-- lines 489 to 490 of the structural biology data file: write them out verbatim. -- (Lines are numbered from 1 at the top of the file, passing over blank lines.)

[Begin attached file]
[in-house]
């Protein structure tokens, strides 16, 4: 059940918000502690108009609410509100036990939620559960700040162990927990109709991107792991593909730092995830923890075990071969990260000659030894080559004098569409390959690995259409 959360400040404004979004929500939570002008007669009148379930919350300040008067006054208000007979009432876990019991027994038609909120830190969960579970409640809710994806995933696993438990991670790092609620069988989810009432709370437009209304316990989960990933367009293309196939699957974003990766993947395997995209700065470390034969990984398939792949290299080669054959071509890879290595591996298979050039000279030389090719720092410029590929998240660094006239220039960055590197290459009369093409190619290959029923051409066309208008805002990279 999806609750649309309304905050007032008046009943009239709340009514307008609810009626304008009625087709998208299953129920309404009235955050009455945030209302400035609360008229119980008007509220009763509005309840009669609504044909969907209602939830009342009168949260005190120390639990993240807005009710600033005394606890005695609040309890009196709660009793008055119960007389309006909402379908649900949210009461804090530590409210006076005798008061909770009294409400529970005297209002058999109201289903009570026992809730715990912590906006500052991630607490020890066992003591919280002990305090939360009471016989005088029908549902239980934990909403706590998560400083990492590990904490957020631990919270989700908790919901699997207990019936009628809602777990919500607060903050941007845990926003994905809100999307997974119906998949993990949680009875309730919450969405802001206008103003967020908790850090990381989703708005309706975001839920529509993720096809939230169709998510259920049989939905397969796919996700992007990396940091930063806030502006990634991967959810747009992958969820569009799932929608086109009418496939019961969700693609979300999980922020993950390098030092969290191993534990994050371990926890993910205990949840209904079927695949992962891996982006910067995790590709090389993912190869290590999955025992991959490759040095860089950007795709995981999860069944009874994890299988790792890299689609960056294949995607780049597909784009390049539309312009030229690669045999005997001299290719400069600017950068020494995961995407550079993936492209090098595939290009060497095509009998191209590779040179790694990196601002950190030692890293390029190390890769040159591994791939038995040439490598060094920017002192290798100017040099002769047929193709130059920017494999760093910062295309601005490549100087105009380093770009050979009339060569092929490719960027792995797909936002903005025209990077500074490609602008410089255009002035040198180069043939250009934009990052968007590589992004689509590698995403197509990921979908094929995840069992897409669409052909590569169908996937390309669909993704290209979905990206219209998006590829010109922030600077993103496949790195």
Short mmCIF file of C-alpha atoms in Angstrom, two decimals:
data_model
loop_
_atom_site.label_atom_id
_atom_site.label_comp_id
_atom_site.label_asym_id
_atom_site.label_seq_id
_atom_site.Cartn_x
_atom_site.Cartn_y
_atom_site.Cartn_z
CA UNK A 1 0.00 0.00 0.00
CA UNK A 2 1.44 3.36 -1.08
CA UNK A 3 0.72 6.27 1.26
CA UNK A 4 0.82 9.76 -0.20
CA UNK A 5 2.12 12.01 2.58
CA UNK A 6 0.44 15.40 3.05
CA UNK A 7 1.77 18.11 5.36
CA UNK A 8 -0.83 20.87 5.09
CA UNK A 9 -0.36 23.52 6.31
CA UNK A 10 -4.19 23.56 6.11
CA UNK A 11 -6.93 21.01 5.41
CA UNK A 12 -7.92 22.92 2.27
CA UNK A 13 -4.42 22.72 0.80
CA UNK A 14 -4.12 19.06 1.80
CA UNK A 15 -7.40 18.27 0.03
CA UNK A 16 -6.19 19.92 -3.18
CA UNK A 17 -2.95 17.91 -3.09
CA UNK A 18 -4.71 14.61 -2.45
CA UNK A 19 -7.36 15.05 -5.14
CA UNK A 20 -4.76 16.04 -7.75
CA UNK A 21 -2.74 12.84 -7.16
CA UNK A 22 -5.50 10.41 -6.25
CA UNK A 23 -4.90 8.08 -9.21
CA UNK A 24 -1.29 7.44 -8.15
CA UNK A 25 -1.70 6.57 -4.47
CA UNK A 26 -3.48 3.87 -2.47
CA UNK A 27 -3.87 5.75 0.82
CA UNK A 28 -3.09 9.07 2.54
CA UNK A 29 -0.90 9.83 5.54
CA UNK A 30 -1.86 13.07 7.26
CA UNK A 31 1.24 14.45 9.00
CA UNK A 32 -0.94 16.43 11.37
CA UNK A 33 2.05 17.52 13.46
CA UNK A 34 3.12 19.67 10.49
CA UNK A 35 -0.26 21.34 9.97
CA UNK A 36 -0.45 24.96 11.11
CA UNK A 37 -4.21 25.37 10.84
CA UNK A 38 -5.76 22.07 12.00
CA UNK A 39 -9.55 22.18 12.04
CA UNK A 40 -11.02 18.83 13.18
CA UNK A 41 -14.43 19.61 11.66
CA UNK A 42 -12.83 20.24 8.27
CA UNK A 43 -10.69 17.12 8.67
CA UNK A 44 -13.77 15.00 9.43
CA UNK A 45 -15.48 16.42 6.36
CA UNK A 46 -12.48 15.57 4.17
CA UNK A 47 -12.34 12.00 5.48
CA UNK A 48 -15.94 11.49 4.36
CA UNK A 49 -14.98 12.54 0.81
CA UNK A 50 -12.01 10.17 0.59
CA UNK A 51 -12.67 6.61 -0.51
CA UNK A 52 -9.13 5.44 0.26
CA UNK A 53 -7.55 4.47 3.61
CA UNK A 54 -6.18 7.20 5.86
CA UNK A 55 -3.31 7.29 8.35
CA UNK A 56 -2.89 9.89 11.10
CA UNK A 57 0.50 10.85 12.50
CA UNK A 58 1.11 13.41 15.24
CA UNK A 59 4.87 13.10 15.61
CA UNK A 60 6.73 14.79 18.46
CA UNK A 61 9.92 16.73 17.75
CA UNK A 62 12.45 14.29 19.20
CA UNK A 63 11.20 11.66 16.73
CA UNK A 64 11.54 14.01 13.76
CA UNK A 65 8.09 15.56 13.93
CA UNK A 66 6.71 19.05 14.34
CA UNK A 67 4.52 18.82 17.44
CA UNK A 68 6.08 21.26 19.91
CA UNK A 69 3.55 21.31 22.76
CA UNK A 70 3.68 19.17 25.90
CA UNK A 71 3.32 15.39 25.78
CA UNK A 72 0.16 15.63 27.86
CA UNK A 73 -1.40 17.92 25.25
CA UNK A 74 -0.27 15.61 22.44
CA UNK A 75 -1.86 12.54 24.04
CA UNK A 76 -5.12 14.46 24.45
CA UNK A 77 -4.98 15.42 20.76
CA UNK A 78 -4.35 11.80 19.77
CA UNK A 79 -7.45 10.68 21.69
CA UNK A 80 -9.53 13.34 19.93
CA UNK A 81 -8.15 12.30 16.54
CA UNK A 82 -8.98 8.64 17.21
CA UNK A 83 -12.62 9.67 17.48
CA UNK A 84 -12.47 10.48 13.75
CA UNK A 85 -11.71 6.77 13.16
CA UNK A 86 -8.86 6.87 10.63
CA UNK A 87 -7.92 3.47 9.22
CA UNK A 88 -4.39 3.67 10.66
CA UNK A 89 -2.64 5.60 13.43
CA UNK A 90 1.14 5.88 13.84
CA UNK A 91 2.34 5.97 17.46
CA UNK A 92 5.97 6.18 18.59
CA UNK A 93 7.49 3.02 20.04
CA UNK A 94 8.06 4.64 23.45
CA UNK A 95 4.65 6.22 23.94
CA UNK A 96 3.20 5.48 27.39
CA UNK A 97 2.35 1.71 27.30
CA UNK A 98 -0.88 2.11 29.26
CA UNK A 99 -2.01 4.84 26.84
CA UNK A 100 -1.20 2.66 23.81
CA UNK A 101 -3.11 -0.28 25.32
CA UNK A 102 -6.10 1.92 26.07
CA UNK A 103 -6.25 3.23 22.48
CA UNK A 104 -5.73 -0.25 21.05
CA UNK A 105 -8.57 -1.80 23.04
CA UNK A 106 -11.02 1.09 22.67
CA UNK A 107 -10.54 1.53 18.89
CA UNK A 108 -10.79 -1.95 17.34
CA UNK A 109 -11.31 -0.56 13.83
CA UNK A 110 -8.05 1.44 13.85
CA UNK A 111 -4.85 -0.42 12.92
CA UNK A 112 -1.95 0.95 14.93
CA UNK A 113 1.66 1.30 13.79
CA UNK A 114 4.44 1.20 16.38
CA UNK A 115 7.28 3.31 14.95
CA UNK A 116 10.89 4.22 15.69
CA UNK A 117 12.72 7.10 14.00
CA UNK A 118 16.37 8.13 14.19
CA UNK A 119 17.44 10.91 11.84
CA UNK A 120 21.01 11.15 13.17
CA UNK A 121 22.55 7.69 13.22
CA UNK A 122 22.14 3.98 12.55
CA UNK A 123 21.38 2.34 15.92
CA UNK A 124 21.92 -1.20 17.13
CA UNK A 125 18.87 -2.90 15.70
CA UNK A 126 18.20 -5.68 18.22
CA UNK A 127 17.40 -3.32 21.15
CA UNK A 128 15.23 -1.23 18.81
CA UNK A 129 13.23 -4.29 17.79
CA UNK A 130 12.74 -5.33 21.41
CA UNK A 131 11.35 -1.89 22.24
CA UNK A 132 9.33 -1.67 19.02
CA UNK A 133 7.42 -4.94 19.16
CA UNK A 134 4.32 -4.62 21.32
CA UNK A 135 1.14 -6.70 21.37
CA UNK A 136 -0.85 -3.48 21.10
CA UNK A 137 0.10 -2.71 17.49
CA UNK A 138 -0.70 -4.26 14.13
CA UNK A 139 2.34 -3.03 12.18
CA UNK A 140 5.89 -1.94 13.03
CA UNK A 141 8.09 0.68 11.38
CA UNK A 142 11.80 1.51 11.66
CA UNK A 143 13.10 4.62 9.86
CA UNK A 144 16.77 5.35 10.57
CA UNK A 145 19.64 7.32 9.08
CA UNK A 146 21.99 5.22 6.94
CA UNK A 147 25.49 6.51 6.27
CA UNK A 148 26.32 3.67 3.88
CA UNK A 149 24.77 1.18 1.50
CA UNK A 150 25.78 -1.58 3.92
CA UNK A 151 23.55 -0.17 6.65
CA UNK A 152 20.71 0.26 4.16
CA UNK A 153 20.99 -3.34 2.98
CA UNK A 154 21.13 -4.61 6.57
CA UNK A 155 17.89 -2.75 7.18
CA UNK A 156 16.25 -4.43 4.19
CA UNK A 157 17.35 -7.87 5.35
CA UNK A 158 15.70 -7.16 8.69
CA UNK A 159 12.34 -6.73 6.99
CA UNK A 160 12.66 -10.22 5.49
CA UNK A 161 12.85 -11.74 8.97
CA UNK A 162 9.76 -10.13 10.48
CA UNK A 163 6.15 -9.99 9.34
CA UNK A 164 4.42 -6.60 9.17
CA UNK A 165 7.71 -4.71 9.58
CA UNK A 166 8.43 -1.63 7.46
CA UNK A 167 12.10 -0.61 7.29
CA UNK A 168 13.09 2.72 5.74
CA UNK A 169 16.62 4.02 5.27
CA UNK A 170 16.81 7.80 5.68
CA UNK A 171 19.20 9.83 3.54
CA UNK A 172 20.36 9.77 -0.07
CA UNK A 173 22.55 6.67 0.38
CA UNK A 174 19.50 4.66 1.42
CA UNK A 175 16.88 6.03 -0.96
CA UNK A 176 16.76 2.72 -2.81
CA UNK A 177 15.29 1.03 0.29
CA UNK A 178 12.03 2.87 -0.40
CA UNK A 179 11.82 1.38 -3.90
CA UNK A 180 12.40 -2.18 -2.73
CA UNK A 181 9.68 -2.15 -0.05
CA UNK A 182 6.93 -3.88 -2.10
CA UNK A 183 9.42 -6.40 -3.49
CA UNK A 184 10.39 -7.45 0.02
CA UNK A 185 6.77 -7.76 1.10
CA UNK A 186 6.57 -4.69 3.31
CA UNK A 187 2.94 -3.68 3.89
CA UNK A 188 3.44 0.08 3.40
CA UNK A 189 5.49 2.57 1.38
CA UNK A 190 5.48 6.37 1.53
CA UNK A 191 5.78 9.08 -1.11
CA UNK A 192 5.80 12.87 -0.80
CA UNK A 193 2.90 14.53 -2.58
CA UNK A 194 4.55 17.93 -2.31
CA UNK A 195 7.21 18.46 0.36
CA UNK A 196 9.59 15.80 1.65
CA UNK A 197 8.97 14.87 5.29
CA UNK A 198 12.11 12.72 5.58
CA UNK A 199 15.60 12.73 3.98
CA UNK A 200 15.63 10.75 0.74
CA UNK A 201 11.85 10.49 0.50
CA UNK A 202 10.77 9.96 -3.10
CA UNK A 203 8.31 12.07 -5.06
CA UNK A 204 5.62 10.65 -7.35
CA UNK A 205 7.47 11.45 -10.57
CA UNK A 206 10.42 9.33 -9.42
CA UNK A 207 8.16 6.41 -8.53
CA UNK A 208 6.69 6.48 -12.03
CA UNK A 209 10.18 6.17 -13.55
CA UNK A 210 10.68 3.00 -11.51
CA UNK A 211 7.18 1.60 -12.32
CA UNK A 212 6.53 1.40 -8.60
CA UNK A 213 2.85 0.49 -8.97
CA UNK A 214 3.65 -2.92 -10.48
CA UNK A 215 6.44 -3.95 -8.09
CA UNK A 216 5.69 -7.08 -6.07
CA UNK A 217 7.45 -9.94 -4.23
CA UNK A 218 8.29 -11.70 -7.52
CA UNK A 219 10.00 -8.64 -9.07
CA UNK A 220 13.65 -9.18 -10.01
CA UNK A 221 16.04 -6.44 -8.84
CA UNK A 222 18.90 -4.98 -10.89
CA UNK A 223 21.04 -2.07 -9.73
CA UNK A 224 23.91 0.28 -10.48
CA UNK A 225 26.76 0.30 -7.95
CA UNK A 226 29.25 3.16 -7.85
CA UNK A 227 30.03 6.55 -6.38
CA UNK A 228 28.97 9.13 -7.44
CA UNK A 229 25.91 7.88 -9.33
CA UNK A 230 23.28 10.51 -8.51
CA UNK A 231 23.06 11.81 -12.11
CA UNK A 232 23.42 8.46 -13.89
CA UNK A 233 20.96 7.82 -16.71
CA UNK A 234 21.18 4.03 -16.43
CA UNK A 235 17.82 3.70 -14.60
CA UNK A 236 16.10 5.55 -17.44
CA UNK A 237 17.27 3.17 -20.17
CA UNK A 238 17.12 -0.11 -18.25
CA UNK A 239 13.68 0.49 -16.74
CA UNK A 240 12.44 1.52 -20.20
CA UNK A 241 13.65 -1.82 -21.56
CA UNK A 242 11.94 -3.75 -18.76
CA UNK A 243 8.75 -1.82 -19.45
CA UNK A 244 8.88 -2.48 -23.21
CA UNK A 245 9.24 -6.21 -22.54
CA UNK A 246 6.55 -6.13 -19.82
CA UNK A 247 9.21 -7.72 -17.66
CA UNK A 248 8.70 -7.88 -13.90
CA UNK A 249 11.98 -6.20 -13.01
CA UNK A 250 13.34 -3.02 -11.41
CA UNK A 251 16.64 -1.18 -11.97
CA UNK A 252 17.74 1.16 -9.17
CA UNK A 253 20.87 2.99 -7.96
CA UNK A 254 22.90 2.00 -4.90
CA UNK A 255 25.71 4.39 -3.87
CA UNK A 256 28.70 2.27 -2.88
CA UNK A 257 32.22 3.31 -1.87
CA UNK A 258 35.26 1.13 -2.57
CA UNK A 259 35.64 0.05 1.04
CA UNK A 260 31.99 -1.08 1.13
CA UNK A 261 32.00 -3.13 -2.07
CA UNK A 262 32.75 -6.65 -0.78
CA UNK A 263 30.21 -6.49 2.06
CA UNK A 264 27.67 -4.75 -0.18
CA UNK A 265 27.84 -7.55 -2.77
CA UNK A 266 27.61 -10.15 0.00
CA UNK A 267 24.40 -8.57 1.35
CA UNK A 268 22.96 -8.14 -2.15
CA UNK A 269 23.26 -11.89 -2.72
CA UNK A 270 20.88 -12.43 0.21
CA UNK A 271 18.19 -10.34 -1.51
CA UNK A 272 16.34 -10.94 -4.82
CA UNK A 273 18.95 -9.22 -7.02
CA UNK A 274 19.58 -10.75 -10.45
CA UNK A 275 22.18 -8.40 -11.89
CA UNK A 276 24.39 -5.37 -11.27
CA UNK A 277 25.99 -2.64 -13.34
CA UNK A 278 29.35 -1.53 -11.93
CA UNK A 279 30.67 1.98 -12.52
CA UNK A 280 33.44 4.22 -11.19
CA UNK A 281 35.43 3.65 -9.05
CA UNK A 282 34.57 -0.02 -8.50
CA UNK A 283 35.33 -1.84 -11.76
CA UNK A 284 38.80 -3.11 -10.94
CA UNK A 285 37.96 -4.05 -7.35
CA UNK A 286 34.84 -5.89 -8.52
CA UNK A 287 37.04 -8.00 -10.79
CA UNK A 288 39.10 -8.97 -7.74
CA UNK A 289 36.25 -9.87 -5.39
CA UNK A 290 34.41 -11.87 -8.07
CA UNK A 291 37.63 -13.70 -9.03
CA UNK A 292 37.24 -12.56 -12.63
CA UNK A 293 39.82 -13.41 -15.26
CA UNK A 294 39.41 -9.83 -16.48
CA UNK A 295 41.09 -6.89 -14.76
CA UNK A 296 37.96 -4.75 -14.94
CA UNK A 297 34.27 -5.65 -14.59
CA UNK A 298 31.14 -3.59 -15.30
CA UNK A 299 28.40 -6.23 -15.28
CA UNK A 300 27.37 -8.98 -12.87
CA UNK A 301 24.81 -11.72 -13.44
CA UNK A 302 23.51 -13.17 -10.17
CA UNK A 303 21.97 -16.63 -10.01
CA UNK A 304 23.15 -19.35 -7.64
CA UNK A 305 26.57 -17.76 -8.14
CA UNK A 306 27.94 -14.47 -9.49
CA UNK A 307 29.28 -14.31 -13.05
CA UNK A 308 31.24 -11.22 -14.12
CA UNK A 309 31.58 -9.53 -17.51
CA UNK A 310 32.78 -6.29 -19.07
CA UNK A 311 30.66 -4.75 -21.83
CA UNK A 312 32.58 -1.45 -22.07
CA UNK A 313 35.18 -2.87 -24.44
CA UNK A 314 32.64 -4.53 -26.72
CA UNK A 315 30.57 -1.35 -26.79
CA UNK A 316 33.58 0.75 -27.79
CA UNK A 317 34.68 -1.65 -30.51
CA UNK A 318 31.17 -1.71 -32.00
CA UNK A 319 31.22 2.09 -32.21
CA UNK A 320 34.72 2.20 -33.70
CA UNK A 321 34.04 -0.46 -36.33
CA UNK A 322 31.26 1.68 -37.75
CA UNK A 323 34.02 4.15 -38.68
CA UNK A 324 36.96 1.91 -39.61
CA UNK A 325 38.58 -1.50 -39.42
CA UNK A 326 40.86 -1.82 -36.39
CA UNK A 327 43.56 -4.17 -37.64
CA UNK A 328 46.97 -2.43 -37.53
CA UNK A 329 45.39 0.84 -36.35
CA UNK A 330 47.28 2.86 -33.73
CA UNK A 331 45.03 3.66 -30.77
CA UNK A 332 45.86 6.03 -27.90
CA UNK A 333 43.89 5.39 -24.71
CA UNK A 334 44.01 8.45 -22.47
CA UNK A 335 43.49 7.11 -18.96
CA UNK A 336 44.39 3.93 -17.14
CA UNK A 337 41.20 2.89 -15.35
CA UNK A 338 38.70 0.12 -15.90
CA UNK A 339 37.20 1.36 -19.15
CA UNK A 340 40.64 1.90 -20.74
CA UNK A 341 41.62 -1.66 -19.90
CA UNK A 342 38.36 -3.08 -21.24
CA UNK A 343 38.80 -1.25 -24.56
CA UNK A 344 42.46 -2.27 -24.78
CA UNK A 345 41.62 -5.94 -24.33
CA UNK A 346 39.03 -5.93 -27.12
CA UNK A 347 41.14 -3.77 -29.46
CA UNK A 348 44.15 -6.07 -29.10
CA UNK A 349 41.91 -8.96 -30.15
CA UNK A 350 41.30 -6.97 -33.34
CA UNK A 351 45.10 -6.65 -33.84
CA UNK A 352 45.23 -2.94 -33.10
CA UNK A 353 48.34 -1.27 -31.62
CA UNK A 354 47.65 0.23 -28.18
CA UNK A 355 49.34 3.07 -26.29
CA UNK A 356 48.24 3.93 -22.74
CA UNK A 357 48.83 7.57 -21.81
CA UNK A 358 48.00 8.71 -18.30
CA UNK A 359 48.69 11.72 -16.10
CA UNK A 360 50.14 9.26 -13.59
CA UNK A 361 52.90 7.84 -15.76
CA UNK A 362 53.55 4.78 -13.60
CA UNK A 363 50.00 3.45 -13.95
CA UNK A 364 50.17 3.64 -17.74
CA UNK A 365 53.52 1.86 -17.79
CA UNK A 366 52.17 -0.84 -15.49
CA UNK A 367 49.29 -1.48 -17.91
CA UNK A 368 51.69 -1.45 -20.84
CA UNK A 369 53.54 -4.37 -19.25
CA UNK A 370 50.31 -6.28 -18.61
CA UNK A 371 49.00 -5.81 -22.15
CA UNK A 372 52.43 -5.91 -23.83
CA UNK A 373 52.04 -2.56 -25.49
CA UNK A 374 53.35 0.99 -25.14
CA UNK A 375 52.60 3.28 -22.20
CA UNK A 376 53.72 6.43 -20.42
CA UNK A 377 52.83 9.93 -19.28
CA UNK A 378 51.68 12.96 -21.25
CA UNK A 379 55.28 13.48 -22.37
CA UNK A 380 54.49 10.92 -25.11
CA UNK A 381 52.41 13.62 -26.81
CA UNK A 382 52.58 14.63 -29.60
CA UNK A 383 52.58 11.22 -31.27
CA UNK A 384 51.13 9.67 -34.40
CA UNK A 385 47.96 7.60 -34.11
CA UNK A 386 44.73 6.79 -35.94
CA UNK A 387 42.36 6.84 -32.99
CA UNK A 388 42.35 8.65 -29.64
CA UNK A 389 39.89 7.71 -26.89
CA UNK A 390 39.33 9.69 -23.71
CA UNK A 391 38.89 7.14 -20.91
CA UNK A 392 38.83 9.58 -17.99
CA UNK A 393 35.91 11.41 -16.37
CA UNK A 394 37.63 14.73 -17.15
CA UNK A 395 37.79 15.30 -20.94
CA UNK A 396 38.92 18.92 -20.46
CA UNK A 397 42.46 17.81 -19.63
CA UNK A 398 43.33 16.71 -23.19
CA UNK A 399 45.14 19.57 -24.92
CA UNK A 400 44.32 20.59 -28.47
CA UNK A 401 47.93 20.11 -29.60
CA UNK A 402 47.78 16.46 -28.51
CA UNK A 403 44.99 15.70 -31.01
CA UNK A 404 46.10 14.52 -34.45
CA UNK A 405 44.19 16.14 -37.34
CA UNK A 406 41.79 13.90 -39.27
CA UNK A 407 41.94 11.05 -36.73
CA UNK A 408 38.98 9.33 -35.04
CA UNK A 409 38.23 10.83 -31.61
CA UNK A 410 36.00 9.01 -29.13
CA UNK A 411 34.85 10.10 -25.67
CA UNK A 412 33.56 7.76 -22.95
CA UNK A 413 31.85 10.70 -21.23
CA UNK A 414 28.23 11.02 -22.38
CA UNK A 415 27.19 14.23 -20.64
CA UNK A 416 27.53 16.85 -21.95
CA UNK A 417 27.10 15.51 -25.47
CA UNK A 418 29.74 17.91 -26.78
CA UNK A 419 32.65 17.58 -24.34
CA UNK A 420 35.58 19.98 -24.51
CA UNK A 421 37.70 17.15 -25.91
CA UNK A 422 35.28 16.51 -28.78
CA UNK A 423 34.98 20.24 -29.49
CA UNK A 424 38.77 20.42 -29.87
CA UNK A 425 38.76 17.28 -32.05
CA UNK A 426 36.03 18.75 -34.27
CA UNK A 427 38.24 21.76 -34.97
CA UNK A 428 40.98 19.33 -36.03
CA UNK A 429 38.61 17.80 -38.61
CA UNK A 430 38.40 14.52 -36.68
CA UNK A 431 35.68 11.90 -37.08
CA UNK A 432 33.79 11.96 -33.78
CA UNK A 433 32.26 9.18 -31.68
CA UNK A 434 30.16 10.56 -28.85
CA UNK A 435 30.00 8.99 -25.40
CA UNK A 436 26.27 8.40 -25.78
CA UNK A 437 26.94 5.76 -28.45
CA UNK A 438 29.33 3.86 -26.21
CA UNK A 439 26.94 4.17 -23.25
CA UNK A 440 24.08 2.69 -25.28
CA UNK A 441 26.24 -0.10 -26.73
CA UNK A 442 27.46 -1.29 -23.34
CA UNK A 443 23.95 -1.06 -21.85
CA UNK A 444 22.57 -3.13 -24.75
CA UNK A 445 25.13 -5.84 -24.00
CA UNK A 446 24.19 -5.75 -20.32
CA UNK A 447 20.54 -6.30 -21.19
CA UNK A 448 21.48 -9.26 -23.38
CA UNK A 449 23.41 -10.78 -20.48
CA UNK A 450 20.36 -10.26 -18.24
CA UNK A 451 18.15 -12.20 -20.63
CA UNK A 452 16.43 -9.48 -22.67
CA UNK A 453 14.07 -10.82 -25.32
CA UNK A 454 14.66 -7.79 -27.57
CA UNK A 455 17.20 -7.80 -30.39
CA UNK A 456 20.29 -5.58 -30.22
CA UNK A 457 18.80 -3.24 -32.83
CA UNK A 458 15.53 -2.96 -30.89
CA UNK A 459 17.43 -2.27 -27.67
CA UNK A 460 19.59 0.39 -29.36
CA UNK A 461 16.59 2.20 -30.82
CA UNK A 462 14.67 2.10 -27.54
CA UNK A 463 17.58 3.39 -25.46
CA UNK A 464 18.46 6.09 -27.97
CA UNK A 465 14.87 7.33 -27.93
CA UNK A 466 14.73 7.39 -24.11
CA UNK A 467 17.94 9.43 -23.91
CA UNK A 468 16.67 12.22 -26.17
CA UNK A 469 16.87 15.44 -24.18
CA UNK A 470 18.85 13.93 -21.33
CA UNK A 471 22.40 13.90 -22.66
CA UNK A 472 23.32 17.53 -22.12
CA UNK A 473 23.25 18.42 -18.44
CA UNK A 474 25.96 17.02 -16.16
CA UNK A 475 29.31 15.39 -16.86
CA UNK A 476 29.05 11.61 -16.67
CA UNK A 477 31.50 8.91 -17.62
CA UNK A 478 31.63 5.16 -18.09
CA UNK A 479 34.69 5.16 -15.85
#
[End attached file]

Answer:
CA UNK A 477 31.50 8.91 -17.62
CA UNK A 478 31.63 5.16 -18.09